Lately, more and more babies are prescribed pharmaceuticals like Prilosec for their reflux symptoms. In Naturopathic Medicine, when we see chronic reflux in a child we think food intolerance. The most common food offender is cow’s milk. I find when mother’s stop eating dairy their breast fed babies reflux goes away or lessens; as well as, when the mother changes their babies formula to a non dairy brand.
A scientific study published in the the journal Gut Liver in 2011 showed that when cow’s milk was removed from the diet of children after 4 weeks the symptoms of reflux resolved completely (1).
Pharmaceuticals, like Prilosec, are among a class of drugs called proton pump inhibitors, and their purpose is to block our stomach’s ability to secrete acid. Use of proton pump inhibitors in adults have shown to increase our risk of osteoporosis, Clostridium difficile infection, and also cause magnesium deficiency (2). Imagine what you are doing to your baby when you are putting them on these medications at such a young age.
For magnesium deficiency alone, the list of consequences are long. Magnesium plays a role in more than 300 enzymatic reactions and is involved in energy metabolism, cellular metabolism, utilization of glucose, synthesis of protein and fatty acids, muscle contractions, all hormonal reactions, neurotransmitter production, and intracellular balance of sodium, potassium and calcium (3). Magnesium deficiencies can result in hypokalemia (low potassium), alkalosis, hypertension, congestive heart failure, arrhythmia, myocardial infarction, angina pectoris, clotting, atherosclerosis, type 2 diabetes, preeclampsia and other electrolyte deficiencies (4).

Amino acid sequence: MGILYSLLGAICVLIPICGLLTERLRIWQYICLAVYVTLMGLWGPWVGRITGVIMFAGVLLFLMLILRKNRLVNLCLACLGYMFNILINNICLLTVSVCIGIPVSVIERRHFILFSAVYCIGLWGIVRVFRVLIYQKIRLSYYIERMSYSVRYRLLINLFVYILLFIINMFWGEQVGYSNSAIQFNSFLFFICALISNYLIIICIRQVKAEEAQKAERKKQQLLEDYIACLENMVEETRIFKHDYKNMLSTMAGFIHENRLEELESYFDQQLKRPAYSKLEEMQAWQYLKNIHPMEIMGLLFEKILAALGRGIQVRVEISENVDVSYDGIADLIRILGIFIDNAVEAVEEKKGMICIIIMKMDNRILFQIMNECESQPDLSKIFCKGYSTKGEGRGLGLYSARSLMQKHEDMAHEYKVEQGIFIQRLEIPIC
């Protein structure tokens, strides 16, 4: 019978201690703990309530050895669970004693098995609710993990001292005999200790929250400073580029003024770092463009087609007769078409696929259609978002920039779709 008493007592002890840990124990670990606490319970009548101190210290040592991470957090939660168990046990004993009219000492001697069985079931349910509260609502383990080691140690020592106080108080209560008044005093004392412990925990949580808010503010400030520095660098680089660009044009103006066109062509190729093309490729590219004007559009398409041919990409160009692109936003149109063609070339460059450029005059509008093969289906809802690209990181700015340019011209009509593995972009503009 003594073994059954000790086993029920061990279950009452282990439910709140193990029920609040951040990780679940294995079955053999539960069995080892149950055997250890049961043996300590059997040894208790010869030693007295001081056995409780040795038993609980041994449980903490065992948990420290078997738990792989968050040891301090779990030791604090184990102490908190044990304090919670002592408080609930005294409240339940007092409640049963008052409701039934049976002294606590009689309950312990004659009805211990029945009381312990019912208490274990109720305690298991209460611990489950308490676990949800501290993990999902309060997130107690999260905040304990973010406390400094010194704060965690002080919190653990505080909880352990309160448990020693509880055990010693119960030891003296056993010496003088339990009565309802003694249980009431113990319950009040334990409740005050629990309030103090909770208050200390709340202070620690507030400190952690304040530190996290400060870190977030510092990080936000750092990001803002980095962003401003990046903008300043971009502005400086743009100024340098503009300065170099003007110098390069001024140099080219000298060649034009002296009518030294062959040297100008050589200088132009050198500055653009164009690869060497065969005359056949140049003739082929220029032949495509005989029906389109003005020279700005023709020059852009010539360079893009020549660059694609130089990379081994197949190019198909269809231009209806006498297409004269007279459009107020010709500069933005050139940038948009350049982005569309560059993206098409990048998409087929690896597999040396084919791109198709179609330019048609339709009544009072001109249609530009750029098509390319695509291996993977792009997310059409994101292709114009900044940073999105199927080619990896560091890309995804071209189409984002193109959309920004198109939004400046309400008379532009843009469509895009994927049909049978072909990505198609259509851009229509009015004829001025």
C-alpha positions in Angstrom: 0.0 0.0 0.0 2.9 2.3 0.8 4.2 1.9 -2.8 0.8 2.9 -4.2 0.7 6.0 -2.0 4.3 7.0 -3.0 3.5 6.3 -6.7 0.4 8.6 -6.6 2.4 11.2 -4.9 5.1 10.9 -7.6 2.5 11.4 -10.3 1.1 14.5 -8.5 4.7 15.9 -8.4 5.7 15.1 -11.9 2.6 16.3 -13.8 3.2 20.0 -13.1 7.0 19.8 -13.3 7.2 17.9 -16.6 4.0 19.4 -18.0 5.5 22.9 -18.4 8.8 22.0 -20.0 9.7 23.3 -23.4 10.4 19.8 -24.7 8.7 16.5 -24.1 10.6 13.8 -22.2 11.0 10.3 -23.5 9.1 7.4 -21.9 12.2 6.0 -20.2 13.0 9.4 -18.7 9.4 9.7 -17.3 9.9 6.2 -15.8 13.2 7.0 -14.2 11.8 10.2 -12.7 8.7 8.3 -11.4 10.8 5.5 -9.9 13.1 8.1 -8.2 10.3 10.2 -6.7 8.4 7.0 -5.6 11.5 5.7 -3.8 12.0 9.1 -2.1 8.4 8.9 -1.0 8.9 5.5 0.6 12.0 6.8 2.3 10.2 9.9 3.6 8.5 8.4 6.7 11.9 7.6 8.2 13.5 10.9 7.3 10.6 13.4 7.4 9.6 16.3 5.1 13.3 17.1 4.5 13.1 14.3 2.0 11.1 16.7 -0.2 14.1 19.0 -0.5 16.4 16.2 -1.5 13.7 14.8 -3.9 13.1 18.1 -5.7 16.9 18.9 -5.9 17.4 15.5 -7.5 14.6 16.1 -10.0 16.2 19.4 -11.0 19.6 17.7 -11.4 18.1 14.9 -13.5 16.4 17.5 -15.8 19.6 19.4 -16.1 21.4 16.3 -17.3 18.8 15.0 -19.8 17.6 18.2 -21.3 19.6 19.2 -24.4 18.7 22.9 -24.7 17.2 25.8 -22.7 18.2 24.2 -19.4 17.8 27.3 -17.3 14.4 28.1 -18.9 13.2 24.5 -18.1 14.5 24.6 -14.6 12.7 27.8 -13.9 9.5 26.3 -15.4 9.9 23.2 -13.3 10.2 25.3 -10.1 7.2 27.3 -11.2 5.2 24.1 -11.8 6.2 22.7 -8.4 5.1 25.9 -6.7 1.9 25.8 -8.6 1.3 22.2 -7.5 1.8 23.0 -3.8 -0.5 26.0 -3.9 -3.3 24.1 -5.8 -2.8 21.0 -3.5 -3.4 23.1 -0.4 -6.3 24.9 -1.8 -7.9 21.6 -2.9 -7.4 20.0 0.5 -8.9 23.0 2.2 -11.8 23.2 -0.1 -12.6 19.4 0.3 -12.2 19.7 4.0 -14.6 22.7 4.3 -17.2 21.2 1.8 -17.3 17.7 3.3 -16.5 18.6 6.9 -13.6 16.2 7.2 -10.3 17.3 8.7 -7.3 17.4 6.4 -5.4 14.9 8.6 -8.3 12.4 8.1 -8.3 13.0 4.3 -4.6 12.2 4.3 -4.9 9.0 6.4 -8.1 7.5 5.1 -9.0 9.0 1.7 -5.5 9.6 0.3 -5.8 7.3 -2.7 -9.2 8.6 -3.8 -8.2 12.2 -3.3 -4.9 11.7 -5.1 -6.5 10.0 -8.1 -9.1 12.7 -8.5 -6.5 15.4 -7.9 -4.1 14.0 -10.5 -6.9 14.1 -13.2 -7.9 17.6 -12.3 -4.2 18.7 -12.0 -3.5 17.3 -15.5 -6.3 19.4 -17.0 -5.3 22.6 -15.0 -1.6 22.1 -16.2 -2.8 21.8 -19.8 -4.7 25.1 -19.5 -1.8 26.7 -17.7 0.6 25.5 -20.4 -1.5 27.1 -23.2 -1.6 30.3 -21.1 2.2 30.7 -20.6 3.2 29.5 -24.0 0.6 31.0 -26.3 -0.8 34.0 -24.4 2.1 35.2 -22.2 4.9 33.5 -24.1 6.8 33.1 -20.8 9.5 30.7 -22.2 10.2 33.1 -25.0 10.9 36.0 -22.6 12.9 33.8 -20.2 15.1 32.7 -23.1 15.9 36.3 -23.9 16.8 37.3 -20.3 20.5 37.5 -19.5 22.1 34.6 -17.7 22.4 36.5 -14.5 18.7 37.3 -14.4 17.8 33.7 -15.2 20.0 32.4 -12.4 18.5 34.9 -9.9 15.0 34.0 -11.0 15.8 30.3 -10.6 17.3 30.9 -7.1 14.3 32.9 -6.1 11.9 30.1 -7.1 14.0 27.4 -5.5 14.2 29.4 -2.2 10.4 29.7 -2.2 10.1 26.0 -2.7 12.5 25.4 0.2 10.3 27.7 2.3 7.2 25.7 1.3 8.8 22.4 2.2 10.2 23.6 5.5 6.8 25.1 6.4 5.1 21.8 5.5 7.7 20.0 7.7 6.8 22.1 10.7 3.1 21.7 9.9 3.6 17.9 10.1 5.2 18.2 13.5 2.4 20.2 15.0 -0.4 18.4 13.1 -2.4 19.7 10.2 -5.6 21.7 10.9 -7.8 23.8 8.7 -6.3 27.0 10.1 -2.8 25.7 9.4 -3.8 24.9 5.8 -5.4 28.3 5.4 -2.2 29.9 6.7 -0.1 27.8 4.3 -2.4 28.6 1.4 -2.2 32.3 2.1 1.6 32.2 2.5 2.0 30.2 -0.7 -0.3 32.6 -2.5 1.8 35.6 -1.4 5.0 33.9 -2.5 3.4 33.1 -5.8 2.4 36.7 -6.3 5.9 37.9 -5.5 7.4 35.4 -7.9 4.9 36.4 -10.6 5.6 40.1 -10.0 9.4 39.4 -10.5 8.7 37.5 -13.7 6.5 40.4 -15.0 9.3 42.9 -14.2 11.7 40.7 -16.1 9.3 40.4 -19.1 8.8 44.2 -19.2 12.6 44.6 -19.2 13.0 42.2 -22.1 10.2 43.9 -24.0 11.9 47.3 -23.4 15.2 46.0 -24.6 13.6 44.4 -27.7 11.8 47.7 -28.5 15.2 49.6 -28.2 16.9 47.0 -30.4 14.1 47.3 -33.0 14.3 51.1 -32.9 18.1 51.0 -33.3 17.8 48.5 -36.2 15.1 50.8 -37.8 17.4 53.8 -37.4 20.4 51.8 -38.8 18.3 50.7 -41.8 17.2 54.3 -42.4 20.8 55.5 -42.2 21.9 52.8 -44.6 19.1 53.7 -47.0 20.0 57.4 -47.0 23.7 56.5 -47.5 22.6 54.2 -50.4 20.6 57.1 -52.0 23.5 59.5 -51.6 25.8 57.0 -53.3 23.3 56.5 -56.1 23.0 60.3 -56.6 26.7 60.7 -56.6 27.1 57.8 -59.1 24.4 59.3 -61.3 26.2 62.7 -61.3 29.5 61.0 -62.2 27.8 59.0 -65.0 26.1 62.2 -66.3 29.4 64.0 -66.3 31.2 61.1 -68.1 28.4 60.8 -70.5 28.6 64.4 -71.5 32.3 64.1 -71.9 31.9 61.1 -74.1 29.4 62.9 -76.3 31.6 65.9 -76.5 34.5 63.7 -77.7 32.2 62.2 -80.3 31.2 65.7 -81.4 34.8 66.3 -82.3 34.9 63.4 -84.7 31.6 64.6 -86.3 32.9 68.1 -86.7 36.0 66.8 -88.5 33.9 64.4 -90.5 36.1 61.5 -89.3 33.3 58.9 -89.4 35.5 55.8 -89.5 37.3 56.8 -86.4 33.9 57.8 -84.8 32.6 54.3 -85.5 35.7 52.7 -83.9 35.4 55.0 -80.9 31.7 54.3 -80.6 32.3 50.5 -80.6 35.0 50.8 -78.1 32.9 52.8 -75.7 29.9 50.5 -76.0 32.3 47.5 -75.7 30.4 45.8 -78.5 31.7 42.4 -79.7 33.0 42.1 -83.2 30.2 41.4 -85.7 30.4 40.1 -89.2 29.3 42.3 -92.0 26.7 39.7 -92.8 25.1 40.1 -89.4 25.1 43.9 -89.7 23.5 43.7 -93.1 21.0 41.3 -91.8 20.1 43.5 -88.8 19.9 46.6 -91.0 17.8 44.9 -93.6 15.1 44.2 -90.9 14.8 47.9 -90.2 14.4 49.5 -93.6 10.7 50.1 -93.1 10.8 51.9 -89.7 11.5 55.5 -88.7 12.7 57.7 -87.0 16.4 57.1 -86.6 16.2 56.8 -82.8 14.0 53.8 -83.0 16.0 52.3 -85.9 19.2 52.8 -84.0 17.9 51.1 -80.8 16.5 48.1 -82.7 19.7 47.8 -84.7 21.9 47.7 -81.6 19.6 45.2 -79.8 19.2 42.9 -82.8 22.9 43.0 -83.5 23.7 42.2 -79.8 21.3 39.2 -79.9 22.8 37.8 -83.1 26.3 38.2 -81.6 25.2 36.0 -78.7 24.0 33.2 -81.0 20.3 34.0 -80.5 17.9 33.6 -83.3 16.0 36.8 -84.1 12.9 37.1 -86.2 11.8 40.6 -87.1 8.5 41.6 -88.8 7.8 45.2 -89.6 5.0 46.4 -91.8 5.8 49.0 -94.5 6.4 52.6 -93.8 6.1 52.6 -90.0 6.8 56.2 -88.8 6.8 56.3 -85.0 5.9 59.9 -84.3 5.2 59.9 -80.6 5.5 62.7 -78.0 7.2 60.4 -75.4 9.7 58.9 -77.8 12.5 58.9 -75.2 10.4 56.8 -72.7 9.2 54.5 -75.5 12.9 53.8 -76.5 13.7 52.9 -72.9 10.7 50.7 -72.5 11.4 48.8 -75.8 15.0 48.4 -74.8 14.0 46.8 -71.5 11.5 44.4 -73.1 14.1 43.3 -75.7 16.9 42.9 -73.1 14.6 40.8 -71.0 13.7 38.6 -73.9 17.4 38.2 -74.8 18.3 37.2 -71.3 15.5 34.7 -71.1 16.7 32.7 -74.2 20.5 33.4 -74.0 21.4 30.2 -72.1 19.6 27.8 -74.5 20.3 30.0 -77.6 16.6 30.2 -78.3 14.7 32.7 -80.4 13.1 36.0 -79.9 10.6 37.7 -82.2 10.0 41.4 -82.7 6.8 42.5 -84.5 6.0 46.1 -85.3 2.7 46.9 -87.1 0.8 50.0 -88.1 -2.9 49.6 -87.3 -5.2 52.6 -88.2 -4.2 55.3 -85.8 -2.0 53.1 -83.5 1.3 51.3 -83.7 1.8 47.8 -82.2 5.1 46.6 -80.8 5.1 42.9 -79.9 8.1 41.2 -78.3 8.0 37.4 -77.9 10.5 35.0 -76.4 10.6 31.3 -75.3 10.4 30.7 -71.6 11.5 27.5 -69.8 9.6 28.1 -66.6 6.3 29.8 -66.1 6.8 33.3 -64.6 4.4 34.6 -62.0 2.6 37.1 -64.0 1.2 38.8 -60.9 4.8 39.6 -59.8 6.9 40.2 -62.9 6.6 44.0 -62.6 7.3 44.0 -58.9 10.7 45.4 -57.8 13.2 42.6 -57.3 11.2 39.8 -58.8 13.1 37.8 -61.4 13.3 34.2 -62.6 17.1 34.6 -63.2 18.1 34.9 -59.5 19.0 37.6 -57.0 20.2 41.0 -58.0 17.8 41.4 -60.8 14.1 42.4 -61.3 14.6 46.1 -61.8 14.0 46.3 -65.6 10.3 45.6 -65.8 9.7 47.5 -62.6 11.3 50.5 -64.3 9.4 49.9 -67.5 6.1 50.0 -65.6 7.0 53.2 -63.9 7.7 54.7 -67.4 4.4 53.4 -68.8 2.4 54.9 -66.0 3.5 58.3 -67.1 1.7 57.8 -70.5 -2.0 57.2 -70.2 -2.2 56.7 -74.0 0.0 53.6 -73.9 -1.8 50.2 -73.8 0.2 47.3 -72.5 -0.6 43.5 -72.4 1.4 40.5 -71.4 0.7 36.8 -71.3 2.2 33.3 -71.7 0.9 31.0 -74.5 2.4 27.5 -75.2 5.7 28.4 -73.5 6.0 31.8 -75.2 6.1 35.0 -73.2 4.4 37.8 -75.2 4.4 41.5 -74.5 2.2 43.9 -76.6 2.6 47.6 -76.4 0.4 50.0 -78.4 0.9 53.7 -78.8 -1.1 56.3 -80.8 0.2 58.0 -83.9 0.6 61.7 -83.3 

Whether you are a mother with a child or an adult, realize that making the decision to go on proton pump inhibitors has it’s complications and there are alternatives to having to take these medications.
(1) Farahmand F, et al. Cow’s Milk Allergy among Children with Gastroesophageal Reflux Disease. Gut Liver. 2011 Sep;5(3):298-301.
(2) Janarthanan S, et al. A meta-analysis of 16 observational studies on proton pump inhibitor use and risk of Clostridium difficile associated diarrhea. ACG 2010; Abstract 378.
(3) Dacey M. Hypomagnesemic disorders. Crit Care Clin. 2001;17:155-173.
(4) Gums J. Magnesium in cardiovascular and other disorders. Am J Health-Syst Pharm 2004;61:1569—76.